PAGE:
– I should be satisfied if the Minister (Senator Russell) would include in this, or some other clause, a provision which would enable the Senate to deal directly with a special report made by the Board on any matter where there was disagreement between the Board and the Minister. We have heard a great deal about the Board being an efficiency Board, and how it is to bring about economy and better control in the Departments, but, judging by the procedure which has to be gone through, the powers of this Board of Commissioners will be very limited indeed. If the Board makes a special report to Parliament it will be like any number of other reports that come before us, which we do not have an opportunity of discussing except on Supply or on adjournment motions.
– If the Board made a special report concerning a Minister, would he not be anxious to have the matter dealt with and settled?
– Yes, if it was a report directly affecting the Minister; but the Minister for Defence (Senator Pearce) suggests that the difficulties arising, between the Board and Ministers may be about a small matter such as the appointment of a messenger. If that is so, then there will be some “ darned “ fools knocking about, either on the Board or, among Ministers. If in trivial matters of that sort, agreement cannot be reached between , a Board of experts, and the Minister, it is surely evidence of a lack of mentality somewhere.
– The messenger boy may be considered a joke, but he cannot be dismissed to-day.
SenatorFOSTER. - I am quite aware of that. A Board of business men will recognise that a messenger boy has certain rights. These trivial matters are not likely to come before Parliament, and it is very unlikely that they will be made use of by a strong Opposition to embarrass the Government. On big issues there may be a reasonable difference of opinion between the Minister and the Board, and the question upon which ‘they differ may be one of policy. In my opinion, the Senate should have an opportunity of discussing such matters.
– Suppose the Board made a report upon my Department, every one would be. curious to know what was the nature of the report. How long could I remain here without giving the Senate information on the subject?.
SenatorFOSTER.-I suppose that a report made to the Senate would be addressed to the Presiding Offi cer, but I am inclined to think: that the members of the Board would be but very poor politicians if they set themselves definitely against the Cabinet, which would have the right to reappoint them at the expiration of their terms of office. Some members of this Parliament hold very strong opinions as to the necessity for reforms of the Public Service to bring about economy. A report on this subject might be submitted by the Board to the Presiding Officer of the Senate, but it would not be possible for a private member of the Senate to deal with it except by a formal motion for adjournment. I want some assurance that reports submitted by the Board may come before this Parliament for discussion. In the present composition of the Senate, I do not anticipate that a vote would be carried against Ministers, but we should be in a position to say whether or not we agree with the reports submitted by the Board.
Question - That the words proposed to be inserted be so inserted (Senator Elliott’s amendment) - put. The Committee divided.
Majority . . . . 16
Question so resolved in the negative.
Clause, further amended verbally, and agreed to.
Clause 16- (1.) The Board shall furnish reports or recommendations on all matters required to be dealt with by the Governor-General under this Act, and no such matters shall be submitted for the consideration of the Governor-General unless accompanied by a report or recommendation of the Board.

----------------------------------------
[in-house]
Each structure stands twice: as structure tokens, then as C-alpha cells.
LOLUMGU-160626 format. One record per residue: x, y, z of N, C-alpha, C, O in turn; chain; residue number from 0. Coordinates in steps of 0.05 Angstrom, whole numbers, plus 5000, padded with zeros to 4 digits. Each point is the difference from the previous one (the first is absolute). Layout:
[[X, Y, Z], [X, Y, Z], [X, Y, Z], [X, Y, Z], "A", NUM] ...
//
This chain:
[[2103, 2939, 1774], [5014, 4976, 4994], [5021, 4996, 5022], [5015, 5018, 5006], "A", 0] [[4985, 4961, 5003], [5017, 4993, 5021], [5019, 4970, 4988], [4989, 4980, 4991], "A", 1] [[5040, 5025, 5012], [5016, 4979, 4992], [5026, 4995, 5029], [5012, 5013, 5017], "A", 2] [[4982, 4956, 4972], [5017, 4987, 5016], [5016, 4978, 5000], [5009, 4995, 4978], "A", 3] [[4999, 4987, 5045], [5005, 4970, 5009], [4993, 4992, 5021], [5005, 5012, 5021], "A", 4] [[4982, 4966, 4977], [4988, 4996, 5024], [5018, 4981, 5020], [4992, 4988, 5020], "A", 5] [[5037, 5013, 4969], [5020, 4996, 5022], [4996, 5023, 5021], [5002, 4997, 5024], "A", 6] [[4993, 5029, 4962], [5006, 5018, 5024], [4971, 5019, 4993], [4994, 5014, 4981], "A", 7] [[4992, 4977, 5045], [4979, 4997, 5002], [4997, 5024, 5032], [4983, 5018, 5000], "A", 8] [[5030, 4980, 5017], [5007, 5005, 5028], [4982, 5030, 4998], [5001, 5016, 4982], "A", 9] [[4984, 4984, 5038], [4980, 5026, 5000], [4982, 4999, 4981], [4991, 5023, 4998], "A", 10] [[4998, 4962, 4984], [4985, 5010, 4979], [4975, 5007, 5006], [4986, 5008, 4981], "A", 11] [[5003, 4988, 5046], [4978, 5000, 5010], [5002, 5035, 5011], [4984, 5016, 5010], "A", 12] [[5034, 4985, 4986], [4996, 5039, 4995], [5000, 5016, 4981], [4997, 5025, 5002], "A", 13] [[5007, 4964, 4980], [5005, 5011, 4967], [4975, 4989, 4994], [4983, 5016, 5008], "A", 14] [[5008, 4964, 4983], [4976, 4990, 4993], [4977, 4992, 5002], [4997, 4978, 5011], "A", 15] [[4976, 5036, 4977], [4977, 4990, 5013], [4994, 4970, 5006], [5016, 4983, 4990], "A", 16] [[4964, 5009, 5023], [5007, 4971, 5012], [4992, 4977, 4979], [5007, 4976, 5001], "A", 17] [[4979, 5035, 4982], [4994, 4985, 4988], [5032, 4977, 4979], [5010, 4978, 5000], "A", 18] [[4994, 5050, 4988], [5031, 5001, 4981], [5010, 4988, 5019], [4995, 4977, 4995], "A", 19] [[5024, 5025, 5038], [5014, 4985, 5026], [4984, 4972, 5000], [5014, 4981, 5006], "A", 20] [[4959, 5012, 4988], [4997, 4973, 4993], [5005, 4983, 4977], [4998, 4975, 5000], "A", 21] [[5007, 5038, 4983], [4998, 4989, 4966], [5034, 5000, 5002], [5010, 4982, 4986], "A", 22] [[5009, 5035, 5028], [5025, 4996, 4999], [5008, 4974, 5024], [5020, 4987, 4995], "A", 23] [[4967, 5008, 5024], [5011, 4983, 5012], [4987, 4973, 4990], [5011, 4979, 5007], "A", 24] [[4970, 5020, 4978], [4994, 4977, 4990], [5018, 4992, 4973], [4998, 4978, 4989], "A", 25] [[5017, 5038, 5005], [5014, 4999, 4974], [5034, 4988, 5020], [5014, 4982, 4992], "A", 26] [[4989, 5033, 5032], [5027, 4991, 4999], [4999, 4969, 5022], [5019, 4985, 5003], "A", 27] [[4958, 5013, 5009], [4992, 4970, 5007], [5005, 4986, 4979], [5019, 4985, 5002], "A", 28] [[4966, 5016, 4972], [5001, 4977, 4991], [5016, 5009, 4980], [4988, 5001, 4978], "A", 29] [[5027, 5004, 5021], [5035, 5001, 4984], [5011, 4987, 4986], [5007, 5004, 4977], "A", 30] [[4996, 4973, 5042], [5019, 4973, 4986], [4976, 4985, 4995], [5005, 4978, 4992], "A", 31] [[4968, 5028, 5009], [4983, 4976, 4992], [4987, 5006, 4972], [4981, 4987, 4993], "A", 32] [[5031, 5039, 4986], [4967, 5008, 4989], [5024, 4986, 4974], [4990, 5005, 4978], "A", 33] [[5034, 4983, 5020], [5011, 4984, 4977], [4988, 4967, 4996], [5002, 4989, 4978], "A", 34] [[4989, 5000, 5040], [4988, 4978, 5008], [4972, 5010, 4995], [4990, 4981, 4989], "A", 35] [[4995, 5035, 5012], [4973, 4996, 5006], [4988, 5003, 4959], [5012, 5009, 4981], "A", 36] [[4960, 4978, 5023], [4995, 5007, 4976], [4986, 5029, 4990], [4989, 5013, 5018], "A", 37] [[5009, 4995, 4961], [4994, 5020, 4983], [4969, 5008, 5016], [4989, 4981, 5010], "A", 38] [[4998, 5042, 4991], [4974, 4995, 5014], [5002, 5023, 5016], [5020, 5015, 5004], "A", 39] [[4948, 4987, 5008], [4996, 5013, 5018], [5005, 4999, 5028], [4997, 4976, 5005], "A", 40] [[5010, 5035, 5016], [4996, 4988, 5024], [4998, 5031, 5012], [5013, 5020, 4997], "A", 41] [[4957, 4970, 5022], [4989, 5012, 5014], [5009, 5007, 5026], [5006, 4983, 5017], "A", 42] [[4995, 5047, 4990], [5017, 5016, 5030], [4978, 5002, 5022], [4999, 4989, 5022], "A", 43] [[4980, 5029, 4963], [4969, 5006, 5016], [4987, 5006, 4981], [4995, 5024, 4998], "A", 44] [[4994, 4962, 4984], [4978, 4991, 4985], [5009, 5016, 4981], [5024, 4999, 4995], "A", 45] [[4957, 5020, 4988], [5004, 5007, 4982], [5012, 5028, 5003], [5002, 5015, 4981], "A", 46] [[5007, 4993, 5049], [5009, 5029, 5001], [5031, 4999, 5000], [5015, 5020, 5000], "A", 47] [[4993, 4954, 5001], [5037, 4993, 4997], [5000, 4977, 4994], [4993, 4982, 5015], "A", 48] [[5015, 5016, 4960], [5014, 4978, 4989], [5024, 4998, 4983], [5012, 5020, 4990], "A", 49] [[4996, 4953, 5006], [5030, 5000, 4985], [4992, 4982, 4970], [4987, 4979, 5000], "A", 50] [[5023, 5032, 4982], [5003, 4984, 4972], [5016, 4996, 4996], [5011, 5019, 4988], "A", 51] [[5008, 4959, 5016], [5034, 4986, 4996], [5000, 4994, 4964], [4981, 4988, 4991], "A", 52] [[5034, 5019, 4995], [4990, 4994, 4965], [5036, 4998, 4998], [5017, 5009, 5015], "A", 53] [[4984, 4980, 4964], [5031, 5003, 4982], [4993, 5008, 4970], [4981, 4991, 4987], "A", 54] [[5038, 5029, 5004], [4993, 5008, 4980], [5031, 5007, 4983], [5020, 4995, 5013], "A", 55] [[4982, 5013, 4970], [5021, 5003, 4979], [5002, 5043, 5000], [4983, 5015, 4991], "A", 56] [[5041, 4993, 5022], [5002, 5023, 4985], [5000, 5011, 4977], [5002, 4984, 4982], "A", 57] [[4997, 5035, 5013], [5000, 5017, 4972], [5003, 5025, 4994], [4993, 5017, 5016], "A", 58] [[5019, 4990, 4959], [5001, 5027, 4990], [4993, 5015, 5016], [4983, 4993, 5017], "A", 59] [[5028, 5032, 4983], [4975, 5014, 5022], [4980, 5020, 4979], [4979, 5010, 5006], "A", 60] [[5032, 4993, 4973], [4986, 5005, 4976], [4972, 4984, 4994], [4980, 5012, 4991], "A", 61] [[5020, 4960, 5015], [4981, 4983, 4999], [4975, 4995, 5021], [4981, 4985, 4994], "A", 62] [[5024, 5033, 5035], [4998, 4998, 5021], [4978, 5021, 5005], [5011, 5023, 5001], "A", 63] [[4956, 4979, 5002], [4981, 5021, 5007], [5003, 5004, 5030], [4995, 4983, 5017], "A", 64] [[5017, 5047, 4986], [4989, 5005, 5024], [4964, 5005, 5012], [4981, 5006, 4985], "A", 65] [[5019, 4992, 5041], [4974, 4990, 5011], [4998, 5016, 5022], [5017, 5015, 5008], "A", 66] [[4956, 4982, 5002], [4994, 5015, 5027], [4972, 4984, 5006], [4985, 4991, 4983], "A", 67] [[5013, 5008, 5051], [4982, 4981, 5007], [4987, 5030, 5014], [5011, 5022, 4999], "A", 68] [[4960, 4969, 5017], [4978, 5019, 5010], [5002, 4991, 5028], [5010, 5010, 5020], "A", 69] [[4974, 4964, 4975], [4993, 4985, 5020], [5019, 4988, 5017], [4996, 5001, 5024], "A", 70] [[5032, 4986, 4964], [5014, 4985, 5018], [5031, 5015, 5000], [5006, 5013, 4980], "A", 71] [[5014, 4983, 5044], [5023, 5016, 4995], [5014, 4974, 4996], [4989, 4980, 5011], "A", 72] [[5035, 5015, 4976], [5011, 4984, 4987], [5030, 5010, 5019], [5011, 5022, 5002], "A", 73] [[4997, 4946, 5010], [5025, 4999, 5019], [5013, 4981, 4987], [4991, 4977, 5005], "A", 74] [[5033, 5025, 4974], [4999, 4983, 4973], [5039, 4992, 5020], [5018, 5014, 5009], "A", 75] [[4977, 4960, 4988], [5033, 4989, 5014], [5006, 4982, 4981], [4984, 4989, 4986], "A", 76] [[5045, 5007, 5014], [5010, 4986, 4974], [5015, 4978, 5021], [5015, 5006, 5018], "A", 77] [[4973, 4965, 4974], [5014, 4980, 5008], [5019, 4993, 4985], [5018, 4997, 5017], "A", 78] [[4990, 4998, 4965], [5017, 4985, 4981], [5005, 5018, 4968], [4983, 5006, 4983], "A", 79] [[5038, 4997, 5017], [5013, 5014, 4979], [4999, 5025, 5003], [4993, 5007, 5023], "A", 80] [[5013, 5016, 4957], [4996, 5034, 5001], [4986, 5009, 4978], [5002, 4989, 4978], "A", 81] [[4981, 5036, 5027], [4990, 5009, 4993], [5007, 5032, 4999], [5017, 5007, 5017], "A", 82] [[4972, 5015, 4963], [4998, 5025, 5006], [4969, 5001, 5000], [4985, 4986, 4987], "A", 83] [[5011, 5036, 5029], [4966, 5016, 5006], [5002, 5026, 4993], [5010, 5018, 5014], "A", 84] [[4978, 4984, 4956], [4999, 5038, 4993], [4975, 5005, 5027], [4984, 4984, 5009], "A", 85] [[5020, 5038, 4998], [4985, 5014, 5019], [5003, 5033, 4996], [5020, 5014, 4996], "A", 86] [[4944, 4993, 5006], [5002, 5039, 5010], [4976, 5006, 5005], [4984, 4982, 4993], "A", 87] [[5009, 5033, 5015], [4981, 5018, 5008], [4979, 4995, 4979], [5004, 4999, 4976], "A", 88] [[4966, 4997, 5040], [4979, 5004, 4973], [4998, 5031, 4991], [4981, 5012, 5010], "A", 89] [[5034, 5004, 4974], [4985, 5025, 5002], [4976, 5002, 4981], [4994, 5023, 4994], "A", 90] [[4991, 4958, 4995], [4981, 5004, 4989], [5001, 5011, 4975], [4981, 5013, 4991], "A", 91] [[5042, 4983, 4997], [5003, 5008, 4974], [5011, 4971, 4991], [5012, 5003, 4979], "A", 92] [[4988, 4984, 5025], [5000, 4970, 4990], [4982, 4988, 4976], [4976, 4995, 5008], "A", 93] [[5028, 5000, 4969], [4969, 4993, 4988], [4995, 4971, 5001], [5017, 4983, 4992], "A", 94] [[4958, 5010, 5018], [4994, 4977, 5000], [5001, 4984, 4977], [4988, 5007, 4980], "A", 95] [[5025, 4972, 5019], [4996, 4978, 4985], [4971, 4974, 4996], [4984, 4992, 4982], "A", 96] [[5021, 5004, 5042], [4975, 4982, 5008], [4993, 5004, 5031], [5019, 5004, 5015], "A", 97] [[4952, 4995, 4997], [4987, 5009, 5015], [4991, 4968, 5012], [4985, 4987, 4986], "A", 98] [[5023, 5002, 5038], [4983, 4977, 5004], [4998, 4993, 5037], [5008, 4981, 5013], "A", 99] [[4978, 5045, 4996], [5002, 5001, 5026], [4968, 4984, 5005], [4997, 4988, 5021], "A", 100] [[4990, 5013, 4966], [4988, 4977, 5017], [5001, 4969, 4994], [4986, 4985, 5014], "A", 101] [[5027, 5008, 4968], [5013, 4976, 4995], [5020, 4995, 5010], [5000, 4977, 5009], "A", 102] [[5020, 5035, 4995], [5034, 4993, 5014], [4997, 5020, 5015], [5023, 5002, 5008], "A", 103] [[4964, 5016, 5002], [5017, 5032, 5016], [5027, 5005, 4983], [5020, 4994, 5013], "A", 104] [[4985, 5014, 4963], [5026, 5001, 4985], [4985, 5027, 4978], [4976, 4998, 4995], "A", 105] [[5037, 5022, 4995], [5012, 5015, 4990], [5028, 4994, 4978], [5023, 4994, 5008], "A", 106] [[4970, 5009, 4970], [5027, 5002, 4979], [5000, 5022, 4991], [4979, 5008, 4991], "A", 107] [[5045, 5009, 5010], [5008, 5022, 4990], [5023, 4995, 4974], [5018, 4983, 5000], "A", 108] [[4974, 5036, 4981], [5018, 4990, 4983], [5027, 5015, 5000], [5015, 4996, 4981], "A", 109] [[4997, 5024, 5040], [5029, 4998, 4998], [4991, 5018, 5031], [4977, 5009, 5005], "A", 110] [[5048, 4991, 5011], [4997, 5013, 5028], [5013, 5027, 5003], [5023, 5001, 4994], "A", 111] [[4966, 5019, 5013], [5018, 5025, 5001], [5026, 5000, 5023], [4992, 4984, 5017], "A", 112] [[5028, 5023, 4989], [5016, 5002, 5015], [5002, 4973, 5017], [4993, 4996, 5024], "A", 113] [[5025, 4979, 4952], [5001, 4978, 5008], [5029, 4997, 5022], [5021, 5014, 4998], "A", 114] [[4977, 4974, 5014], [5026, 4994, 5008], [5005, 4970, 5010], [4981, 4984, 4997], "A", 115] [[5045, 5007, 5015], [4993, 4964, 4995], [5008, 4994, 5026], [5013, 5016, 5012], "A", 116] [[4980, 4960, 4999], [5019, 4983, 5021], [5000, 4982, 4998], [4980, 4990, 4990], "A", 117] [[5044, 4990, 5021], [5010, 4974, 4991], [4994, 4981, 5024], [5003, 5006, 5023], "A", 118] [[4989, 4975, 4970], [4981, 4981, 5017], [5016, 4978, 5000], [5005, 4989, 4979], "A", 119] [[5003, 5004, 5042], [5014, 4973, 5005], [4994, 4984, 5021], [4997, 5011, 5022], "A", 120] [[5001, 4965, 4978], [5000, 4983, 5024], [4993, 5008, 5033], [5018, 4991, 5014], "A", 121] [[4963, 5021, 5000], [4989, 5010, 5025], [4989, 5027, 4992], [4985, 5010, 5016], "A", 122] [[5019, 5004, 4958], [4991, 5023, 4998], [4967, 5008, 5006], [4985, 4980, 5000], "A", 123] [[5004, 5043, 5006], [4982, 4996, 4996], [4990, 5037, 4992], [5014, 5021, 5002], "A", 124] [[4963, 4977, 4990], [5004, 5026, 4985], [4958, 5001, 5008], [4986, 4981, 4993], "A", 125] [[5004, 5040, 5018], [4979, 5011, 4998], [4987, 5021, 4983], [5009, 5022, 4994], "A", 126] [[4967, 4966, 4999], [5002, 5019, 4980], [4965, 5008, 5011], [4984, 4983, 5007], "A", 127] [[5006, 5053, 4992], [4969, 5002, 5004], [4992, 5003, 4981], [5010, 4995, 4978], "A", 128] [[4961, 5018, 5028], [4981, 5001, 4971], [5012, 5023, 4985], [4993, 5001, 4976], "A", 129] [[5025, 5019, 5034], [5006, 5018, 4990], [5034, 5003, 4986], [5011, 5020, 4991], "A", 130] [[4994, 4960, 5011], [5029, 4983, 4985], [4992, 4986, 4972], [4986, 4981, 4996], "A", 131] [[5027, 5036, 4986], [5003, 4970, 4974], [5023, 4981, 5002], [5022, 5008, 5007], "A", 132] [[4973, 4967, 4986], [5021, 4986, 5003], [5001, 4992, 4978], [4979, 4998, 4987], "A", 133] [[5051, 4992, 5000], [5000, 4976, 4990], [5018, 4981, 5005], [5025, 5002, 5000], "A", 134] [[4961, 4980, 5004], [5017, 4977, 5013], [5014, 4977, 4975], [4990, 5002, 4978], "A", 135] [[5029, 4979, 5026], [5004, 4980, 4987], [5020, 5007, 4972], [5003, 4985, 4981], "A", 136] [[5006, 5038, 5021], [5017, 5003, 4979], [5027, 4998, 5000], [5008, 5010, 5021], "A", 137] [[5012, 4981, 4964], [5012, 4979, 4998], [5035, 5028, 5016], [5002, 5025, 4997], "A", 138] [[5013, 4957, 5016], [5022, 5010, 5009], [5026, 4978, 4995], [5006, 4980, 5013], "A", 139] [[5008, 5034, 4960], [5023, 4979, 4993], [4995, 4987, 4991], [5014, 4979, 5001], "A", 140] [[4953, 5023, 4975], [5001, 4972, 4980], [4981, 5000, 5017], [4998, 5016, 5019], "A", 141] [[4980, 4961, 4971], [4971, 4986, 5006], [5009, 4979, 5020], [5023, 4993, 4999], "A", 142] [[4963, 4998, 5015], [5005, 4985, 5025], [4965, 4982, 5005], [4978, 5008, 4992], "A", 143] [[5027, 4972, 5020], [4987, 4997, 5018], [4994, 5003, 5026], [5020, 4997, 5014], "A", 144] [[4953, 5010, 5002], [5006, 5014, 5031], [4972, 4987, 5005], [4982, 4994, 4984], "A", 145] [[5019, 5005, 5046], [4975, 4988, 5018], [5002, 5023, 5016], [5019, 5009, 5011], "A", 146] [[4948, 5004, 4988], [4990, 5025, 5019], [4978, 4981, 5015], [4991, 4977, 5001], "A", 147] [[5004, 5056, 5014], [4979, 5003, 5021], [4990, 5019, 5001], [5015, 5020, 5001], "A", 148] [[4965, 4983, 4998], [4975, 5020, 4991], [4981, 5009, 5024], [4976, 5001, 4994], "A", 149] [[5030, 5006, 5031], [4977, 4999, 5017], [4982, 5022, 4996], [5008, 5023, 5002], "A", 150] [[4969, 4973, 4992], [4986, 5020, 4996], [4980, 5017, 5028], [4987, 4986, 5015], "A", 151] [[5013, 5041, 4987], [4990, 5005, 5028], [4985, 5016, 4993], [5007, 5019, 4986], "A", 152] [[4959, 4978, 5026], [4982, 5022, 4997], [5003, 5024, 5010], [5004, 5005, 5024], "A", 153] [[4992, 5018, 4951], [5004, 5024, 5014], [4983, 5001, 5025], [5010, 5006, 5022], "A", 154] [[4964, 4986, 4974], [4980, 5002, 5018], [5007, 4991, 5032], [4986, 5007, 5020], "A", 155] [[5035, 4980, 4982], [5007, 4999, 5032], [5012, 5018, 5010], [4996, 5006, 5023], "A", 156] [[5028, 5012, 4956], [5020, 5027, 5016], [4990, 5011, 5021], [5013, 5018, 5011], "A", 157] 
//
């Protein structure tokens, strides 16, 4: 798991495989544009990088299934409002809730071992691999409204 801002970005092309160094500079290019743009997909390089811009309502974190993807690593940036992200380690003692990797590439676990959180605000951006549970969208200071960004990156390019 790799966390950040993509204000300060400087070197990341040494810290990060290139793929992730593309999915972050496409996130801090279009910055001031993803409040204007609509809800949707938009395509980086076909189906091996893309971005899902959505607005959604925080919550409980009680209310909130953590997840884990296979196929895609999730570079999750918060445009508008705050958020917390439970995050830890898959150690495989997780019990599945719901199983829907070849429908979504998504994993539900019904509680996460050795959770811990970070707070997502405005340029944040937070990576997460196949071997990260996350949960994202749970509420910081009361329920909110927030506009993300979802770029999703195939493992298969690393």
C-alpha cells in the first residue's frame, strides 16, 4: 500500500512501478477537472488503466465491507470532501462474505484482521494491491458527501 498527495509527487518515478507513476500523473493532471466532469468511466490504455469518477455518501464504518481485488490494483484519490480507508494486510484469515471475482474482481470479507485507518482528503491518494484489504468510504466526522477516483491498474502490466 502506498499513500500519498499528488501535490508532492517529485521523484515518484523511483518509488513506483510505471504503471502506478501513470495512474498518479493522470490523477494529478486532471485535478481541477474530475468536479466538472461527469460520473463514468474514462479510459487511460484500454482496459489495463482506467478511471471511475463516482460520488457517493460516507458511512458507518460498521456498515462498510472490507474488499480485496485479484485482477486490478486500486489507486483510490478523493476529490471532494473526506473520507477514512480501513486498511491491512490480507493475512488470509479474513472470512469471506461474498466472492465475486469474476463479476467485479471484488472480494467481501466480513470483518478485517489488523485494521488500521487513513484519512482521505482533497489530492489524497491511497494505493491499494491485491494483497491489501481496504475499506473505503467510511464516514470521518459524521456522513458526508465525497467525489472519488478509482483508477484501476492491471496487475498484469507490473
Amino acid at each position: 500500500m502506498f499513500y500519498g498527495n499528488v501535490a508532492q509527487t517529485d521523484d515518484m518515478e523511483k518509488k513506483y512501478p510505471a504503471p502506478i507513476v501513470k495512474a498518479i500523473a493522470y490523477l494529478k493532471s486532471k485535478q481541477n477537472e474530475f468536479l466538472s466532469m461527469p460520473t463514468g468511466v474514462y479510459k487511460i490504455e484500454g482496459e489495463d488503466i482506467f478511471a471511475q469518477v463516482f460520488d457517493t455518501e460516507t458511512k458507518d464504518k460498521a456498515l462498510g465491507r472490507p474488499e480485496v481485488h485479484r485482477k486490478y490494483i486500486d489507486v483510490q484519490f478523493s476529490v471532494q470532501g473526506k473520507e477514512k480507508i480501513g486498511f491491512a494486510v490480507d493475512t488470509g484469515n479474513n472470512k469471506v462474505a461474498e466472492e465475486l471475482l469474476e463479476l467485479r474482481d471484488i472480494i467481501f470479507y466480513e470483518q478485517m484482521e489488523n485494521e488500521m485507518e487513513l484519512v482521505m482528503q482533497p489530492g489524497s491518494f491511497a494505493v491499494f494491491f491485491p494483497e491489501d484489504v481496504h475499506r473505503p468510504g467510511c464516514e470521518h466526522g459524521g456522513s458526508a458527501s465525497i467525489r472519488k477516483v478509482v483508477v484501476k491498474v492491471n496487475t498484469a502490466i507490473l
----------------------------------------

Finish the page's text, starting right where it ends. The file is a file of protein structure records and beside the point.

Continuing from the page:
Amendment (by Senator Russell) agreed to -
That after the word “ Act “ the following words be inserted : - “ or referred to ‘the Board by the Governor-General”
Clause, as amended, agreed to.
Clause 17 agreed to.
Clause 18 negatived.
.- I move-
That the following new clause be inserted - “ 18. If at any time the Board finds that a greater number of officers is employed in any Department or Branch of the ‘ Public Service than is necessary for the efficient working of that Department or Branch, any officer whom the Board finds is in excess may ‘ be transferred to such other position of equal classification and salary in the Service as the officer is competent to fill, and if no such position is available the officer may be transferred to a position of lower classification and salary.If no position is available for the officer the Board may retire him from the Public Service.”
It will be quite clear to honorable senators that, under this clause, which will take the place of the clause we have just negatived, any officer who is’ undesirable, unfit, or inefficient, may be dismissed by the Board. When we were considering the previous Bill, one of the principal criticisms of its provisions was that the Board would not have the power to sack a man who was not wanted in the Public Service. This clause , will put the Board in a very strong position to deal with the dismissal of inefficient or undesirable officers.
– Is not this a departure from the established practice in the Public Service under which the services of an officer cannot be dispensed with unless the position has been declared vacant? An office could be abolished, and the officer would have to go; but under this provision - while it meets with my, support up to’ a certain point - any officer in any Department might be pushed out by men being placed in that particular Department to create an excess of officers, it would not be a difficult matter for a number of junior officers to be placed in a Department, and then a particular officer to be informed that, as there was an excess of officers, his services were no longer required. While I do -not think we should retain the services of inefficient men, I do not wish the Board to have the right to exercise authority at the instigation of the head of a Department. ‘ Under this provision, an excess of officers could be deliberately brought about. All public servants are not angels, and as personal feeling has existed in the past, provision should be made for the last man to be appointed to be the first to be dismissed.